Tell the above to the new breed of vintage 2020 traders.  They want action and they want it now.  Many of them would also probably gladly take $800 and go to Vegas or bet on sports instead, except they can’t!  Futures have rallied off their recent lows following a strong read on initial and continuing jobless claims.  Initial claims fell to their lowest levels since March (1.186 million) while continuing claims hit their lowest levels since April.  Earnings remain the primary driver of stock action this morning both in Europe and the US and for today at least, the results and the stock price reactions haven’t been all that great.  Lastly, headlines regarding any potential agreement (or disagreement) on a stimulus bill out of Washington will also cause back and forth swings.

Be sure to check out today’s Morning Lineup for a rundown of the latest stock-specific news of note, key earnings and economic news in Europe and the US, trends related to the COVID-19 outbreak, and much more.

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The S&P 500 has now rallied 49% from its closing low on March 23rd, which is an exceptional rally by any standard.  So, where does that leave us now, and how extended is the market?  One way to measure this on a long-term basis is to compare the S&P 500’s price versus its 200-day moving average.  Through yesterday’s close, the S&P 500 was 9% above its 200-DMA compared to a long term average of 2.4%.  By this measure, the S&P 500 is more ‘extended’ than normal, but not really near extremes.  Throughout history, the S&P 500 has been further above its 200-DMA on 22% of all trading days.  More recently, in the last five years, we have also seen plenty of prior occurrences where the S&P 500 was at more extreme levels.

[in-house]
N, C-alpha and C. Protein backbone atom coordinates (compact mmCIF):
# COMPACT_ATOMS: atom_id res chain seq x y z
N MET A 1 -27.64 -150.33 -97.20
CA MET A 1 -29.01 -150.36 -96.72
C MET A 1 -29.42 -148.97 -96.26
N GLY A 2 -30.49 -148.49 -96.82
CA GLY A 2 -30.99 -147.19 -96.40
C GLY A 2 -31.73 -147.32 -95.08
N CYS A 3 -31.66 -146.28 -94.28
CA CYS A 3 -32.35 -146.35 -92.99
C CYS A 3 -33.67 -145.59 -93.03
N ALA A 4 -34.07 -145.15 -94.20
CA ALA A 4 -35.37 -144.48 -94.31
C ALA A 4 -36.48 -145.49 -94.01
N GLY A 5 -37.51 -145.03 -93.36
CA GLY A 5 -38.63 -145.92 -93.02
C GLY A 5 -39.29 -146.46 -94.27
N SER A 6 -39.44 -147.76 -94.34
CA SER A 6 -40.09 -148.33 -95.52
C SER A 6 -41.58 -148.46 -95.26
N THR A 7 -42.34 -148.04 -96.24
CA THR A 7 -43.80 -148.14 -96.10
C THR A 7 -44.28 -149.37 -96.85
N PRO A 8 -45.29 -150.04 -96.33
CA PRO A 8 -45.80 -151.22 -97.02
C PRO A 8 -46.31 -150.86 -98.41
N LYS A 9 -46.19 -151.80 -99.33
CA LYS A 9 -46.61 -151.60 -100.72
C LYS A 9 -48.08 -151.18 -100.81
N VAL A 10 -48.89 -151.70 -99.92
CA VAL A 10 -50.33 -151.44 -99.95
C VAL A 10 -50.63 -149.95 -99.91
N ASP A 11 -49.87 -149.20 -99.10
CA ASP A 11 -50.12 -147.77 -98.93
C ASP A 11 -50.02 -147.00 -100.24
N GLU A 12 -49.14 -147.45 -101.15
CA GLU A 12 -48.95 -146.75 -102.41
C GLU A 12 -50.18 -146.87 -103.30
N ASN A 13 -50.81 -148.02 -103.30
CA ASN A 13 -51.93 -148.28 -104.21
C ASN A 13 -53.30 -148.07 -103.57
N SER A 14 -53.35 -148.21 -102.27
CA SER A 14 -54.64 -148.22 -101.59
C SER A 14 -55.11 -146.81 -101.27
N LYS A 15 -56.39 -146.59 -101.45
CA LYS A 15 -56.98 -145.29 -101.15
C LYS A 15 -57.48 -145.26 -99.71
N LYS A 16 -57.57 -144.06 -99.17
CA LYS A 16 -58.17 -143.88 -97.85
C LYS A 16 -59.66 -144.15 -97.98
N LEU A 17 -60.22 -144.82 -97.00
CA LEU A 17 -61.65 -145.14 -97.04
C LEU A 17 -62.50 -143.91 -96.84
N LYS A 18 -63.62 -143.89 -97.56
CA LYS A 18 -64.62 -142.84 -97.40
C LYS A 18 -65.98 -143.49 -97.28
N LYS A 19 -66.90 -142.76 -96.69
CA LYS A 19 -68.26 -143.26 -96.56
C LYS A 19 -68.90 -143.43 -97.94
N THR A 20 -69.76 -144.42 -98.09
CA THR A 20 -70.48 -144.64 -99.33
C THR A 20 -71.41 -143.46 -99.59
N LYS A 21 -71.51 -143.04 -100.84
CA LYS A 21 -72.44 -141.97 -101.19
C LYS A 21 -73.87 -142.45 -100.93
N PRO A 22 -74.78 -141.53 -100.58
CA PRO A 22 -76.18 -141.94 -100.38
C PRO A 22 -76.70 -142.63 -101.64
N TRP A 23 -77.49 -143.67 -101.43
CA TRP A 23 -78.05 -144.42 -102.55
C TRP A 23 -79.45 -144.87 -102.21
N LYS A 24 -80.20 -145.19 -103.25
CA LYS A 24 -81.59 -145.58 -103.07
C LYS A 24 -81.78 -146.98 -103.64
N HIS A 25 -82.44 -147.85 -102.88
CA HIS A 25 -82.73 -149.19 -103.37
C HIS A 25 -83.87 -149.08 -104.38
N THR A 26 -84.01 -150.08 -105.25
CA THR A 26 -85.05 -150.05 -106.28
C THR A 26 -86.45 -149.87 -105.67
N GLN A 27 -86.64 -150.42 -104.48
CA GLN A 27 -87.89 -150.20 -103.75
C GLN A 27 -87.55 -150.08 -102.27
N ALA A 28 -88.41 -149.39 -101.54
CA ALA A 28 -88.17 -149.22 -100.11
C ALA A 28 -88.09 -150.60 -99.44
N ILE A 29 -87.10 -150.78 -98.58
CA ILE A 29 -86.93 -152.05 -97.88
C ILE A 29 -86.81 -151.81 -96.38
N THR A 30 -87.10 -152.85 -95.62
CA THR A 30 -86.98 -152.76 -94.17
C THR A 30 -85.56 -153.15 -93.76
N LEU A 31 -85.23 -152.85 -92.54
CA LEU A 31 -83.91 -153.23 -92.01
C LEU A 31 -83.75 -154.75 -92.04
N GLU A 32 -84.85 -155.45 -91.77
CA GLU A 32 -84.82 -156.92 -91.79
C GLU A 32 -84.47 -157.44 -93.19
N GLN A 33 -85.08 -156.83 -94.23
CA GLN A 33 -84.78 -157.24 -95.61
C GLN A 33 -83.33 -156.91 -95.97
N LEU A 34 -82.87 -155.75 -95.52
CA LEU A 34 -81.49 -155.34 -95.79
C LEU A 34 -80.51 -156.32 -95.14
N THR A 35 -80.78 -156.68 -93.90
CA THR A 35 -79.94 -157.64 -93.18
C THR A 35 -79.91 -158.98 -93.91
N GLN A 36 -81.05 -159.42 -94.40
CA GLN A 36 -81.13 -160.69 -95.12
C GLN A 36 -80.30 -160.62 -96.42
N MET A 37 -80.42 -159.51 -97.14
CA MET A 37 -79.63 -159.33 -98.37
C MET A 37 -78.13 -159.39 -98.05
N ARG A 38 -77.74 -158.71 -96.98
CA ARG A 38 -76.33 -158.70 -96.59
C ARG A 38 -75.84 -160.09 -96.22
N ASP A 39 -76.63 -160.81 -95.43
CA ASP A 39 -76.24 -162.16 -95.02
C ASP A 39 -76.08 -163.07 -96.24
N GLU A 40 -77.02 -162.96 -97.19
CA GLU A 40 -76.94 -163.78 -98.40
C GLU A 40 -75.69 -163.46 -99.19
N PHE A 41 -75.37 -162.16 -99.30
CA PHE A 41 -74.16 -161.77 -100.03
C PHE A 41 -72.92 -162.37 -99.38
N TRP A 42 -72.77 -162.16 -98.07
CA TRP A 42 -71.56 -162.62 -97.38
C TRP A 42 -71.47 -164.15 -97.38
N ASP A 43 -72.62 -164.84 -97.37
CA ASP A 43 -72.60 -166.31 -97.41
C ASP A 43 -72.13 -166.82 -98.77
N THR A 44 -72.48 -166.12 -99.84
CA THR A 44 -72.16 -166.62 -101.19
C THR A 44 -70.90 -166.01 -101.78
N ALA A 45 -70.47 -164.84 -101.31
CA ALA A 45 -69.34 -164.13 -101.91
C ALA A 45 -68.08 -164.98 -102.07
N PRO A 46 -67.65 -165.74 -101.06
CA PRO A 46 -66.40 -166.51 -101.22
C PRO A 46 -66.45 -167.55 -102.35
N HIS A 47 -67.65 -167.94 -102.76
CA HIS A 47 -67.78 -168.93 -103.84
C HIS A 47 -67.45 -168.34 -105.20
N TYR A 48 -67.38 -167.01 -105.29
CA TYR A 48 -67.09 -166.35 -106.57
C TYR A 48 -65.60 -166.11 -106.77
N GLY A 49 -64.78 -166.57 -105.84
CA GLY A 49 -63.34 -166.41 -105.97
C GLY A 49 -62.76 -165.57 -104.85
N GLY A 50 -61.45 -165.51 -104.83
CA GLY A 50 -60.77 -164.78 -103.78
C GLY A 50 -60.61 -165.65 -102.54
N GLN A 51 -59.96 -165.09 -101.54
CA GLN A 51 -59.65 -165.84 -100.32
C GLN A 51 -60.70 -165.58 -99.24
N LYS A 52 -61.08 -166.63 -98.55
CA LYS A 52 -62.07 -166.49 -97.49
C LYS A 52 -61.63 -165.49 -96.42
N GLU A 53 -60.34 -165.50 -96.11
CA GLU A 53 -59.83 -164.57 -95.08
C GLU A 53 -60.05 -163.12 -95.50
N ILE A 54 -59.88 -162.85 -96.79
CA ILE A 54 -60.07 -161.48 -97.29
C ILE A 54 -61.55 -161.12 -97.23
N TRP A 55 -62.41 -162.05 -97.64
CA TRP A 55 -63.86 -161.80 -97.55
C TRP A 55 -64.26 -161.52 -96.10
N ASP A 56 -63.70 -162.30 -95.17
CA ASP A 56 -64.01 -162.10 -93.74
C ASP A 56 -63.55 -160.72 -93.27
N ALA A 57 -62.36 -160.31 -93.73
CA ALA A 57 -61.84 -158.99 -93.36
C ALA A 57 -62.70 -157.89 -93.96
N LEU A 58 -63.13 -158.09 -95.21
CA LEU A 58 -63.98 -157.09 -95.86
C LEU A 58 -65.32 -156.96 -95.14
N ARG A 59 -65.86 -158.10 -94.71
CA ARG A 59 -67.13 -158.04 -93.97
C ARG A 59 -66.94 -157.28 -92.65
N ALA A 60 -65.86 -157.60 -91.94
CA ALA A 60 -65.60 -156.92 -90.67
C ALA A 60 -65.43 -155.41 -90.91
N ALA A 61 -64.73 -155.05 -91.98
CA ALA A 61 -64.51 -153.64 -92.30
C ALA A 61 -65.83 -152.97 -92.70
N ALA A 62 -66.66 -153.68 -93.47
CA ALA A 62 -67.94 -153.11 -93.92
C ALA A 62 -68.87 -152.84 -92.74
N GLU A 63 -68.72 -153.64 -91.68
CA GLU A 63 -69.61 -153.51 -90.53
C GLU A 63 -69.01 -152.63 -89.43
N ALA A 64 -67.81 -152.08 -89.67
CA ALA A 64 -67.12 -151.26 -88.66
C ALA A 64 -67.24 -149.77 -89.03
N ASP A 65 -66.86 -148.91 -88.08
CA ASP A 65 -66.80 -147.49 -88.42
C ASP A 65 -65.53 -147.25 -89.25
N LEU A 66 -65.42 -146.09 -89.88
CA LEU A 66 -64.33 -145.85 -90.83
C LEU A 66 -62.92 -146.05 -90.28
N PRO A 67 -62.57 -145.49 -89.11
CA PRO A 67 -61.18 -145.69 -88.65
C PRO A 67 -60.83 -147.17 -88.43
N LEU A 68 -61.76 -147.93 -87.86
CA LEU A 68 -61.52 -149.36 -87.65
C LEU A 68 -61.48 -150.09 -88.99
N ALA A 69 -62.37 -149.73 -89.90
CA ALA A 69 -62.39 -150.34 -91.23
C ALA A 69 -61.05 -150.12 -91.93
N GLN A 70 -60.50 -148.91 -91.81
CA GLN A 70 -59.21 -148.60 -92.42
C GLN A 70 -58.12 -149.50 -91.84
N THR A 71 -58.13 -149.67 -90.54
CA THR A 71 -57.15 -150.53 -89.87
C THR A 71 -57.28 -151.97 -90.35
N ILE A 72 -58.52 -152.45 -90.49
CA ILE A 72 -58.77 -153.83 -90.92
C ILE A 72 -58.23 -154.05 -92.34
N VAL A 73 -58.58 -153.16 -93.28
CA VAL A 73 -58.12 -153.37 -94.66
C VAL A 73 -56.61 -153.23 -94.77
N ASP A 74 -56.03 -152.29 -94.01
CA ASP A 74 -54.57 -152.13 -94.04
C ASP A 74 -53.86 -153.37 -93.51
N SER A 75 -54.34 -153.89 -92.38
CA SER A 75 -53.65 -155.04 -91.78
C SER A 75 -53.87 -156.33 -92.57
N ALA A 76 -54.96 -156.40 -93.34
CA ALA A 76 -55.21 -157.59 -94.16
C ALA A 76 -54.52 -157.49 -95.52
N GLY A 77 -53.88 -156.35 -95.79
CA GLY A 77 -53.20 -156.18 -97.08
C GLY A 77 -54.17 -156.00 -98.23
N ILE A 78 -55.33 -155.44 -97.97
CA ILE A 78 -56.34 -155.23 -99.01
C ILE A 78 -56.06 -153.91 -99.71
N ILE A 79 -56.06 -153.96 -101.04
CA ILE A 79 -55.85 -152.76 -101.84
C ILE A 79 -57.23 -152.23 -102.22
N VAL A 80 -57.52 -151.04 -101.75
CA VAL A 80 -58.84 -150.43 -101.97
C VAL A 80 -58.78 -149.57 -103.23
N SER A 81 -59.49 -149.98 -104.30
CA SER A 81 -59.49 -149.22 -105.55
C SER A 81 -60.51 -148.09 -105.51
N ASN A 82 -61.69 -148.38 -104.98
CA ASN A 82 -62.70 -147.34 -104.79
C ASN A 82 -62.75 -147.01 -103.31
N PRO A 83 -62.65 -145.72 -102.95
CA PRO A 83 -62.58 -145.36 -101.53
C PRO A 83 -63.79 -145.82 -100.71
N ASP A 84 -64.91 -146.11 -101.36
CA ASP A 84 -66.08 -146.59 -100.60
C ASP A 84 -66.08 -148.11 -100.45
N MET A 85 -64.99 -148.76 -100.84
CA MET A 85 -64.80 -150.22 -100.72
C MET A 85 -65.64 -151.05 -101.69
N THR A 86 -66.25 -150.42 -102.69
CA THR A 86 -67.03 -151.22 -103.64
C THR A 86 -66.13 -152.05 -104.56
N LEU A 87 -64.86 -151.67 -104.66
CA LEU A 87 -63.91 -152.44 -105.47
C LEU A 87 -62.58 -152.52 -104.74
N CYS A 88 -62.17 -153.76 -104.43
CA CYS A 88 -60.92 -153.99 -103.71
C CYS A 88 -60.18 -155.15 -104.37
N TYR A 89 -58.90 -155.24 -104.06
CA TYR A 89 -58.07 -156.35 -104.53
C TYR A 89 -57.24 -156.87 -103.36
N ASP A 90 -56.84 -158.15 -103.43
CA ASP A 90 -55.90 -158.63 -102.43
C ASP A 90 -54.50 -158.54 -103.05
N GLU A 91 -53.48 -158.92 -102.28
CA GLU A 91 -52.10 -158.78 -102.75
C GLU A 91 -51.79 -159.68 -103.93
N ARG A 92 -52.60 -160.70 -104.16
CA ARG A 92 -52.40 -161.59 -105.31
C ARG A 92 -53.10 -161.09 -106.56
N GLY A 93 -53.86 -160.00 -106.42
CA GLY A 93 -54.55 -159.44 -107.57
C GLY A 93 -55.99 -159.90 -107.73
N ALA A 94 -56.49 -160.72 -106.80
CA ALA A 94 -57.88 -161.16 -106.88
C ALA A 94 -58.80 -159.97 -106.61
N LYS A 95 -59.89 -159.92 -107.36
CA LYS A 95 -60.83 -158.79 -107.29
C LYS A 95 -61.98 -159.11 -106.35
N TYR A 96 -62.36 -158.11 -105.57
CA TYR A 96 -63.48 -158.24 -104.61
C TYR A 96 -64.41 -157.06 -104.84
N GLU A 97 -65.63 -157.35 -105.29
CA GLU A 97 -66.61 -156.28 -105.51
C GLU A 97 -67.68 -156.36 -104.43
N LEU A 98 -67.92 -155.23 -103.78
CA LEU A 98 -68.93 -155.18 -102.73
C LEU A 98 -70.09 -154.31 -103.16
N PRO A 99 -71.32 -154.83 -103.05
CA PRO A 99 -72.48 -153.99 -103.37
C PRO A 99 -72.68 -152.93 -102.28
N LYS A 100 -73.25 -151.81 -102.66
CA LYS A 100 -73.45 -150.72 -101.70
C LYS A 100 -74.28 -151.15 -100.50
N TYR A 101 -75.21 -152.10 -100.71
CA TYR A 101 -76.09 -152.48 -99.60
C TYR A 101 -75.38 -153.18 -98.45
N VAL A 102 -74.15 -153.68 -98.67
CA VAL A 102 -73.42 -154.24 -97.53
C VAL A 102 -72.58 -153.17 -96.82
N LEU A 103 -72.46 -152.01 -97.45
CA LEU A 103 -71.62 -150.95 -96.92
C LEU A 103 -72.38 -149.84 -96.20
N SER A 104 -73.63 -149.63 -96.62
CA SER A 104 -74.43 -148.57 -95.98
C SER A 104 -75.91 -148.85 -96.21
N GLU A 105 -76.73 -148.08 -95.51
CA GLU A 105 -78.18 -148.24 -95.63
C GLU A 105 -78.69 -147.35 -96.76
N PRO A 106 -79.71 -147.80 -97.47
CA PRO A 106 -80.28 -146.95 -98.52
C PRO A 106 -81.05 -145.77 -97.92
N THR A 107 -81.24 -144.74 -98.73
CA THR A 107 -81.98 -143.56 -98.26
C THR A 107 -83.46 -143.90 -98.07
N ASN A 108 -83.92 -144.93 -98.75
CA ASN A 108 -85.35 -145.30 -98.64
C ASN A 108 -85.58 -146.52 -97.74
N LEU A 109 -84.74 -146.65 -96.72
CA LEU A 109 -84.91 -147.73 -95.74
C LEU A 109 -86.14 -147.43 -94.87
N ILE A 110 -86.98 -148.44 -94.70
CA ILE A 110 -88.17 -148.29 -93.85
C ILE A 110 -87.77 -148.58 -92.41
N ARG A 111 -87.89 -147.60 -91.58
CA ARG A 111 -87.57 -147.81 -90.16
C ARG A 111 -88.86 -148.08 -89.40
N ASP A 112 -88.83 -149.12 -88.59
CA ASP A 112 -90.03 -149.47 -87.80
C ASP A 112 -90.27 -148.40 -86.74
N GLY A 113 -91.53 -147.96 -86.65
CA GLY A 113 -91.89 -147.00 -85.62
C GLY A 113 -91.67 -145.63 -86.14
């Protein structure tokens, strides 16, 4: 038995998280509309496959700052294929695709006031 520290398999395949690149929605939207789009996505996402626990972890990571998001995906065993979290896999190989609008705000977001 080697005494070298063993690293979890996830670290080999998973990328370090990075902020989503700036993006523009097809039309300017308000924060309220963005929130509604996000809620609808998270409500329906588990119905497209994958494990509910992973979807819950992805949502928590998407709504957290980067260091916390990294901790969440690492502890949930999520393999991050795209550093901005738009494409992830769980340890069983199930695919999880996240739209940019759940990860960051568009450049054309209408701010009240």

Fixed Income Weekly – 8/5/20

Searching for ways to better understand the fixed income space or looking for actionable ideas in this asset class?  Bespoke’s Fixed Income Weekly provides an update on rates and credit every Wednesday.  We start off with a fresh piece of analysis driven by what’s in the headlines or driving the market in a given week.  We then provide charts of how US Treasury futures and rates are trading, before moving on to a summary of recent fixed income ETF performance, short-term interest rates including money market funds, and a trade idea.  We summarize changes and recent developments for a variety of yield curves (UST, bund, Eurodollar, US breakeven inflation and Bespoke’s Global Yield Curve) before finishing with a review of recent UST yield curve changes, spread changes for major credit products and international bonds, and 1 year return profiles for a cross section of the fixed income world.

In this week’s report we discuss the outlook for credit quality among corporate borrowers.

Our Fixed Income Weekly helps investors stay on top of fixed income markets and gain new perspective on the developments in interest rates.  You can sign up for a Bespoke research trial below to see this week’s report and everything else Bespoke publishes free for the next two weeks!

Click here and start a 14-day free trial to Bespoke Institutional to see our newest Fixed Income Weekly now!

Services Soaring

Following Monday’s release of the ISM’s Manufacturing report for July, this morning the service counterpart was released. The report showed activity in the service sector continued to pick up with the headline number rising to 58.1 from 57.1 last month and expectations for a reading of 55.0.  This month’s reading was the highest since February 2019 (58.5) and represented the first back to back expansionary readings (above 50) since February and March.  That is also the highest level of the index since February of 2019 when it was at 58.5.